It's so popular that Volkswagen recently announced it will add 800 jobs at its Tennessee plant to increase production of the new Passat, the largest Passat ever, to 170,000 units annually by 2013. The increase is expected to expand the plant's workforce to 3,500 by year end.
All new for 2012
Volkswagen focused their sights on North American proclivity when planning the 2012 Passat and that bias is broadly reflected in this large-for-a-mid-size four-door sedan. Despite its domestic bent and US manufacture, the Passat retains much of its Euro genetics, which permeate the vehicle's clean design language and pleasing driving dynamics.
While some might find the orderly form and function of the 2012 Passat a little too compliant, I think VW nailed it. The car projects elegance and symmetry from all angles. I parked my tester next to a 2012 Ford Fusion, and by contrast, the Fusion appeared disjointed and less harmonious than the Passat, yet I've always viewed the Fusion as tidy and together.
The methodical design language is spoken within the Passat as well. Its cabin architecture and layout is remarkably logical yet inviting and appealing. In addition to these attributes, the living space is impeccably assembled and lined with upscale materials, and plenty of them.
If size matters -- and that's a debate best averted -- the 2012 Passat's interior real estate is king. Outside of the fabled VW Phaeton, the new Passat must contain the longest, widest cabin in the company's sedan chronicles.
And if there's an aspect of the airy interior that deserves greater emphasis, it would be the seats. I've always liked dropping my butt into a VW perch, and the optional sport seats in my tester reaffirmed why. The ribbed leather seating surfacing provides outstanding support without subjecting flesh and bone to board-like firmness.
And it's from such comfort that the driving dynamics of this Euro-domestic cross can best be experienced.
Base engine tepidness
While Volkswagen has some delightful engines in their repertoire of powerplants, I don't consider the Passat's 2.5L 5-banger among them. Fortunately, that's the base engine for this vehicle; a high-performance V6 and a turbo-diesel I-4 are optional and would definitely advance the character of this car considerably.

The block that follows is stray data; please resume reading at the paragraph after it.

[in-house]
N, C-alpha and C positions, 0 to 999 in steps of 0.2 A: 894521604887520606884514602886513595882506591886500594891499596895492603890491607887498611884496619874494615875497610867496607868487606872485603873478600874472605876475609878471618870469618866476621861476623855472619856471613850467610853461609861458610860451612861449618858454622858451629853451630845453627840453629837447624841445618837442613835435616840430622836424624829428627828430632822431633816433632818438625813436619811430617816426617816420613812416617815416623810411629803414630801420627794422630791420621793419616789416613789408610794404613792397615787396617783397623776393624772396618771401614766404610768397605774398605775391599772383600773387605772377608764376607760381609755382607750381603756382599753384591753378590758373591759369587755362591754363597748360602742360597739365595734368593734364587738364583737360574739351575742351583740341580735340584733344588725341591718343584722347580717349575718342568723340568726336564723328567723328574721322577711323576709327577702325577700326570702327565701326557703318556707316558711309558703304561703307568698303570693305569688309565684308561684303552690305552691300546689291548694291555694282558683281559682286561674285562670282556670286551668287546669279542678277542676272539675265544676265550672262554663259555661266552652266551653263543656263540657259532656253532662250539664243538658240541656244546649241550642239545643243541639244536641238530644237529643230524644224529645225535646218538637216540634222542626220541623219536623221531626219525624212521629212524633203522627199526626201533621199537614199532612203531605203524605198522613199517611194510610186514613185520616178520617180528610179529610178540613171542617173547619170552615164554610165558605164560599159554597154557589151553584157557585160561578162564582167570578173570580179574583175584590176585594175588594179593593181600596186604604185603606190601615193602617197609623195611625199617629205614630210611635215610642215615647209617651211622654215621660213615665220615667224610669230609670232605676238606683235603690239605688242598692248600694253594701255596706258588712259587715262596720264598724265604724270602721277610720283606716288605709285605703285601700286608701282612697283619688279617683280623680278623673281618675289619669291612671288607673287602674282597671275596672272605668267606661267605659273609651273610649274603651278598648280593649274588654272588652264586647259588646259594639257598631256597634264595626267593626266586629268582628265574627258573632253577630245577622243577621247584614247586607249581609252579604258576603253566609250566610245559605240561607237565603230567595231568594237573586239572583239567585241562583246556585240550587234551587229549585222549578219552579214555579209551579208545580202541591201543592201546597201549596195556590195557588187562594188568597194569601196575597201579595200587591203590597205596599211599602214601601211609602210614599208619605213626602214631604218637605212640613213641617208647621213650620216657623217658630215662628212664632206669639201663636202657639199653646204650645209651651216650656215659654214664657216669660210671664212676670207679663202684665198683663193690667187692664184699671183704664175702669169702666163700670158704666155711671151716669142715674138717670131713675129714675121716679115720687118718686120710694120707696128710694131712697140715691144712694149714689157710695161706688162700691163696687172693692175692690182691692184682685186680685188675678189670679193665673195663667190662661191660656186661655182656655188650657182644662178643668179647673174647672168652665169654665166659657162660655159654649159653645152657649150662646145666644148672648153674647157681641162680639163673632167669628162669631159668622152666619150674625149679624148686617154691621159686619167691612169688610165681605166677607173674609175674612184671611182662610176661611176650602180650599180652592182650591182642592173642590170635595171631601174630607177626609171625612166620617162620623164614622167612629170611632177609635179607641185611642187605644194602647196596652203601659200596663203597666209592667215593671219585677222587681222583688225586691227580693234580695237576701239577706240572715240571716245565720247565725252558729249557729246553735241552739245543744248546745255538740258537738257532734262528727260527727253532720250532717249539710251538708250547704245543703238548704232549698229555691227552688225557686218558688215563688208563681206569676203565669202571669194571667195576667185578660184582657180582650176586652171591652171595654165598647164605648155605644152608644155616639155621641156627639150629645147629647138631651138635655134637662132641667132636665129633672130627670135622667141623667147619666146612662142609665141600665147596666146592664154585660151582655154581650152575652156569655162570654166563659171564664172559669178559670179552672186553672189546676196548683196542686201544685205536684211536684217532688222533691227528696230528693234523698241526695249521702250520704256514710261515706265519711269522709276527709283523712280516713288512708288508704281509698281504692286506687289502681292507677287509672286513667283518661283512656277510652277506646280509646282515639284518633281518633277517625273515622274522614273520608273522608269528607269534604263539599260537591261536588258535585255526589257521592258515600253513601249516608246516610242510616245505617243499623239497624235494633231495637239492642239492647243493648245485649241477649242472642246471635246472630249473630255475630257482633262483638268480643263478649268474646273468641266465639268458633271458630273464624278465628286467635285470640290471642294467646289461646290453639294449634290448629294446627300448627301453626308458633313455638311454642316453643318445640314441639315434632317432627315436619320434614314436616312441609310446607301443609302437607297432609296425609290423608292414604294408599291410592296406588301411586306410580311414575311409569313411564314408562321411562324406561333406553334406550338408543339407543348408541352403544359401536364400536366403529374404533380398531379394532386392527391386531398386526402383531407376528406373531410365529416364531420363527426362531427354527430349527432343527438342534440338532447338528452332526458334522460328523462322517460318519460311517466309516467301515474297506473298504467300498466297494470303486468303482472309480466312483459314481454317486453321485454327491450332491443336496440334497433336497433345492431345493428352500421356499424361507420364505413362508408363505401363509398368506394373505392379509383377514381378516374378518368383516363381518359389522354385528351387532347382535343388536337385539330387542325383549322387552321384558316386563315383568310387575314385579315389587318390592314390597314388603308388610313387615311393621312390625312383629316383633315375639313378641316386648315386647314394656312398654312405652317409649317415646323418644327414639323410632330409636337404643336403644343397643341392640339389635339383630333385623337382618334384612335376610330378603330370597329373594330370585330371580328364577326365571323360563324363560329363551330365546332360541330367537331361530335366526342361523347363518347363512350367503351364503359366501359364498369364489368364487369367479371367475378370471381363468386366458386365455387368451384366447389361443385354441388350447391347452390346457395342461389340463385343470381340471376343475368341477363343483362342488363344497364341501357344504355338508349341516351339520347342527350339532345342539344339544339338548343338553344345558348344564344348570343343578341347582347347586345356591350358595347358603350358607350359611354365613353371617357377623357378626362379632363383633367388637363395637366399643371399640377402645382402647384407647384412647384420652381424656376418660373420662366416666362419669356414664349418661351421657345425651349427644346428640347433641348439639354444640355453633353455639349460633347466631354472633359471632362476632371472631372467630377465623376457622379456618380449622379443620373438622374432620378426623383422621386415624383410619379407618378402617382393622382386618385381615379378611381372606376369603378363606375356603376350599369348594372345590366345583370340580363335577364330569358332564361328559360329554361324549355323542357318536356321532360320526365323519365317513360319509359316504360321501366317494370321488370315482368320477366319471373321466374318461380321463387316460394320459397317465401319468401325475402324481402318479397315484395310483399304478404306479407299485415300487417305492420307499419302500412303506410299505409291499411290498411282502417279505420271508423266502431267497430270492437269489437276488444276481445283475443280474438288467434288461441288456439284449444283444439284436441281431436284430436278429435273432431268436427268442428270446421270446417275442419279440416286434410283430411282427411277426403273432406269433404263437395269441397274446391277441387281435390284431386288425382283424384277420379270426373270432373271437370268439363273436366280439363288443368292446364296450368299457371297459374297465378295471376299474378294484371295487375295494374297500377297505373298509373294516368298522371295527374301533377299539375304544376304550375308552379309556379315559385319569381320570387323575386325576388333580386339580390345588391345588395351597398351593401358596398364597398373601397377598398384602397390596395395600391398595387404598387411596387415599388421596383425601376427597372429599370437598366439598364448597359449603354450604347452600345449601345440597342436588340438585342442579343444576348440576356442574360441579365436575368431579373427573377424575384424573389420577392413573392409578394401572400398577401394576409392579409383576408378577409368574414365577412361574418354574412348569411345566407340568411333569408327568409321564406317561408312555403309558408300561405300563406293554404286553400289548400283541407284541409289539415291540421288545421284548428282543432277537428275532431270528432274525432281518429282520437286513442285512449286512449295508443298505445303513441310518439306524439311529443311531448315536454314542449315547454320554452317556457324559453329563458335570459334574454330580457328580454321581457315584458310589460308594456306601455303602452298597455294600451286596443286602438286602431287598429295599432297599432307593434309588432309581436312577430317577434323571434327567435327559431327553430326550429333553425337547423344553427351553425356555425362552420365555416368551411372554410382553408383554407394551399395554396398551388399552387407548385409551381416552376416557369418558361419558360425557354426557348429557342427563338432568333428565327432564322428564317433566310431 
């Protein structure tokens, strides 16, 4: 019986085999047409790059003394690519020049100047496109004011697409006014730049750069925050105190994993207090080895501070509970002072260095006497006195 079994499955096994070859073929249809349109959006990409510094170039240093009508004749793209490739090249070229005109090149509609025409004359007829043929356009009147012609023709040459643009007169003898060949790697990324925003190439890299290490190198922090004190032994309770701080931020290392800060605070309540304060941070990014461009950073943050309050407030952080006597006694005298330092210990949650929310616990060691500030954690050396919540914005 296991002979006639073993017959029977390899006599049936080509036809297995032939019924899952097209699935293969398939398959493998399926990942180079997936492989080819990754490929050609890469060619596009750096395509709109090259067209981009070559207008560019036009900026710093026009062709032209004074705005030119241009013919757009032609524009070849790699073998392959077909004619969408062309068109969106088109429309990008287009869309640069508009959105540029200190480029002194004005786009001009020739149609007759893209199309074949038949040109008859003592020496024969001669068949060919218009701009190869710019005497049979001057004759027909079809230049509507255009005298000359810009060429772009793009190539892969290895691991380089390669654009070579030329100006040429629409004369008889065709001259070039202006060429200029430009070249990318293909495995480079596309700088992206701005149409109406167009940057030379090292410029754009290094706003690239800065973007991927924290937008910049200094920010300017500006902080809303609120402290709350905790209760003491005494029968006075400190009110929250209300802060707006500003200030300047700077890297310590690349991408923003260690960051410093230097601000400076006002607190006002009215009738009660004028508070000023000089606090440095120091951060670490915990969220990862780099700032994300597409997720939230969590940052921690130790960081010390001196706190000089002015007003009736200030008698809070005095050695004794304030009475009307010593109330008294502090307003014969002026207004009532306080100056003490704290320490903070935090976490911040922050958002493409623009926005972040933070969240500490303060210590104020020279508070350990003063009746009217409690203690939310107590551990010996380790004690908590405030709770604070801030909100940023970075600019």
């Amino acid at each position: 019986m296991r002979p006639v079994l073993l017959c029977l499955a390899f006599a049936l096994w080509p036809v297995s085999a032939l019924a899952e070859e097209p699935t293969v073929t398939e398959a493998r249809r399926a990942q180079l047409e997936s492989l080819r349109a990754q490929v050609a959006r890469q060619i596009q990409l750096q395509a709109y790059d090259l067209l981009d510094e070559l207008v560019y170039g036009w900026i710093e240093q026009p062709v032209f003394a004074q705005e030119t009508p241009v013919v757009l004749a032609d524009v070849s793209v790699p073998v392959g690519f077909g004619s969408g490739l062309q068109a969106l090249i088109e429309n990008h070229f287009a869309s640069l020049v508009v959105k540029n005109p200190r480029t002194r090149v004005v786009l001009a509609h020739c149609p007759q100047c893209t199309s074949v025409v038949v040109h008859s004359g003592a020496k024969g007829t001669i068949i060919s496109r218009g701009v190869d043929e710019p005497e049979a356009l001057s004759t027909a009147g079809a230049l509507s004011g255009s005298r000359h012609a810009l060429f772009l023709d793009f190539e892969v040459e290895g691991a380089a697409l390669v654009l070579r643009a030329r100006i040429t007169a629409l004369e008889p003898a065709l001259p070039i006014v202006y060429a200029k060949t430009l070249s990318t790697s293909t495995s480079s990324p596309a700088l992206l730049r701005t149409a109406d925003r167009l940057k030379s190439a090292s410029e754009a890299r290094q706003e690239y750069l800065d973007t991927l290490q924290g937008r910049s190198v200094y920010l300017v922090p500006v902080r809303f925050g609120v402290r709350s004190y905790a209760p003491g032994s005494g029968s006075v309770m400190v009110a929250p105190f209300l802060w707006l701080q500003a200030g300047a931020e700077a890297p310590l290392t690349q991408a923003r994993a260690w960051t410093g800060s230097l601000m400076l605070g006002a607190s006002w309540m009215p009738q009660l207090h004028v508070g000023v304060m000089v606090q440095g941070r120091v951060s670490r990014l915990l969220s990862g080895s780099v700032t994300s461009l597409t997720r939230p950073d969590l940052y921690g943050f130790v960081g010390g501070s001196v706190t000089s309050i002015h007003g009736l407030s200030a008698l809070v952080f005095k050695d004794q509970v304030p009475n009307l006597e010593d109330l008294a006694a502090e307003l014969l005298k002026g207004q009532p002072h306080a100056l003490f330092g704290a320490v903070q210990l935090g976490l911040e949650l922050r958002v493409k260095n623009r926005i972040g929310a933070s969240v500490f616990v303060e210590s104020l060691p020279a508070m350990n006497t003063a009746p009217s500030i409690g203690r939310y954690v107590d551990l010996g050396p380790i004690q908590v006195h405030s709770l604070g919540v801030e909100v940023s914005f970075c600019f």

Nonetheless, the 170-hp I-5 is competent, if not a little lethargic. It's suitably refined and while it won't cause heart palpitations, it provides the Passat with sufficient pull to satisfy most, but anyone with a passion for performance will be underwhelmed --count me among the latter.
Although a 5-speed manual gearbox is available, the optional 6-speed automatic is a good choice unless rowing your own is a must. Thanks to my tester's $1,050 Sport Package, it was equipped with shift paddles that made the manual stick largely obsolete. Both the V6 engine and the diesel alternative are hooked to VW's more exotic, DSG 6-speed automatic gearbox. Either drivetrain would be well worth the extra two to four thousand dollars over the "as tested" setup.
My tester was also equipped with the Technology Package, which included navigation and premium Fender audio.
Behind the wheel
Although we think of Volkswagens as German automobiles, the 2012 Passat is built in the US by Americans.
Despite the incongruity, the car exhibits softened European driving dynamics. Yes, it has a Euro-feel to it but I found its ride quality to be oriented more toward comfortable commuting than autobahn rivalry. Not so with the brakes though. The Passat's 4-wheel disc brakes feel decidedly German in their performance, which is to say responsive, direct and linear.
The big sedan isn't as nimble and quick on its feet as the smaller VW Jetta, but the car remains composed and predictable through corners and when emergency maneuvers are undertaken. Overall, the 2012 Passat provides a pleasant operating experience that feels more upscale than its entry price of $23,975 would suggest.
Wrapping the 2012 Passat
Despite its mid-size sedan classification, the 2012 Passat is -- at least on the inside -- a full-size sedan. It delivers quasi-Euro driving dynamics but perhaps more importantly, it can transport five adults in exceptional comfort, and when have we heard that about VW sedans of late?
This is a well-engineered vehicle that deserves a place on everyone's list of prospective sedans, whether at the value end of the scale or the more prestigious end. There's a lot to this sedan, giving buyers plenty of range and choices.
My generously equipped Comfortline edition tipped the register at a reasonable $32,575.
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